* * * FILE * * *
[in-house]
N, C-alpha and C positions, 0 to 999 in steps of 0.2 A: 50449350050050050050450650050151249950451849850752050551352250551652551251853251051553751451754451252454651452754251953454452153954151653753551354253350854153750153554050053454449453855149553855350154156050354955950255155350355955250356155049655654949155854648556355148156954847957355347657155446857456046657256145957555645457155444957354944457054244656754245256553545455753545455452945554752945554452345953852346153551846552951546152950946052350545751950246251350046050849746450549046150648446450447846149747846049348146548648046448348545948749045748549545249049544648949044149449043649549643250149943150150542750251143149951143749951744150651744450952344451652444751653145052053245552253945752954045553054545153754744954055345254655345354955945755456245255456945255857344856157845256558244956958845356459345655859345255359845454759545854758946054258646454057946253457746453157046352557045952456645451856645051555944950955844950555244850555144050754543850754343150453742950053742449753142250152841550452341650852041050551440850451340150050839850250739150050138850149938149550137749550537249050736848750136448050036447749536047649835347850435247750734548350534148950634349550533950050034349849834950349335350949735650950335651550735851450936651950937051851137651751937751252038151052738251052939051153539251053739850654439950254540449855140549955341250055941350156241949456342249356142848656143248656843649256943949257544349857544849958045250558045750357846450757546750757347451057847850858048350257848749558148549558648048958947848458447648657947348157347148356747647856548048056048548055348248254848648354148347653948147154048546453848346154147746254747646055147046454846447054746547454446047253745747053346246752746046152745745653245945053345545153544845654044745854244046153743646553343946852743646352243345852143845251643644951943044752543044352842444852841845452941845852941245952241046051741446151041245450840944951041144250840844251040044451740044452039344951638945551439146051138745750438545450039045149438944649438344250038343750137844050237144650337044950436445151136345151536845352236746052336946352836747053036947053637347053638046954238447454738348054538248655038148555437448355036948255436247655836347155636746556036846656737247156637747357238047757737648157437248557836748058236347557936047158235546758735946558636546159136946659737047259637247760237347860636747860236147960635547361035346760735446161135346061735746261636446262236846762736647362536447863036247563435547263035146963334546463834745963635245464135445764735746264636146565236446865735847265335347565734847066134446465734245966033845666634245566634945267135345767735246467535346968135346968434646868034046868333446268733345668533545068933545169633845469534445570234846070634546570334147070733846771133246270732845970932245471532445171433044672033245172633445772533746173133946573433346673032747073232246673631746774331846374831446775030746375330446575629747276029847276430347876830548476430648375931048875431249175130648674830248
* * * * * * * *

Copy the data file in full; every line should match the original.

[in-house]
N, C-alpha and C positions, 0 to 999 in steps of 0.2 A: 50449350050050050050450650050151249950451849850752050551352250551652551251853251051553751451754451252454651452754251953454452153954151653753551354253350854153750153554050053454449453855149553855350154156050354955950255155350355955250356155049655654949155854648556355148156954847957355347657155446857456046657256145957555645457155444957354944457054244656754245256553545455753545455452945554752945554452345953852346153551846552951546152950946052350545751950246251350046050849746450549046150648446450447846149747846049348146548648046448348545948749045748549545249049544648949044149449043649549643250149943150150542750251143149951143749951744150651744450952344451652444751653145052053245552253945752954045553054545153754744954055345254655345354955945755456245255456945255857344856157845256558244956958845356459345655859345255359845454759545854758946054258646454057946253457746453157046352557045952456645451856645051555944950955844950555244850555144050754543850754343150453742950053742449753142250152841550452341650852041050551440850451340150050839850250739150050138850149938149550137749550537249050736848750136448050036447749536047649835347850435247750734548350534148950634349550533950050034349849834950349335350949735650950335651550735851450936651950937051851137651751937751252038151052738251052939051153539251053739850654439950254540449855140549955341250055941350156241949456342249356142848656143248656843649256943949257544349857544849958045250558045750357846450757546750757347451057847850858048350257848749558148549558648048958947848458447648657947348157347148356747647856548048056048548055348248254848648354148347653948147154048546453848346154147746254747646055147046454846447054746547454446047253745747053346246752746046152745745653245945053345545153544845654044745854244046153743646553343946852743646352243345852143845251643644951943044752543044352842444852841845452941845852941245952241046051741446151041245450840944951041144250840844251040044451740044452039344951638945551439146051138745750438545450039045149438944649438344250038343750137844050237144650337044950436445151136345151536845352236746052336946352836747053036947053637347053638046954238447454738348054538248655038148555437448355036948255436247655836347155636746556036846656737247156637747357238047757737648157437248557836748058236347557936047158235546758735946558636546159136946659737047259637247760237347860636747860236147960635547361035346760735446161135346061735746261636446262236846762736647362536447863036247563435547263035146963334546463834745963635245464135445764735746264636146565236446865735847265335347565734847066134446465734245966033845666634245566634945267135345767735246467535346968135346968434646868034046868333446268733345668533545068933545169633845469534445570234846070634546570334147070733846771133246270732845970932245471532445171433044672033245172633445772533746173133946573433346673032747073232246673631746774331846374831446775030746375330446575629747276029847276430347876830548476430648375931048875431249175130648674830248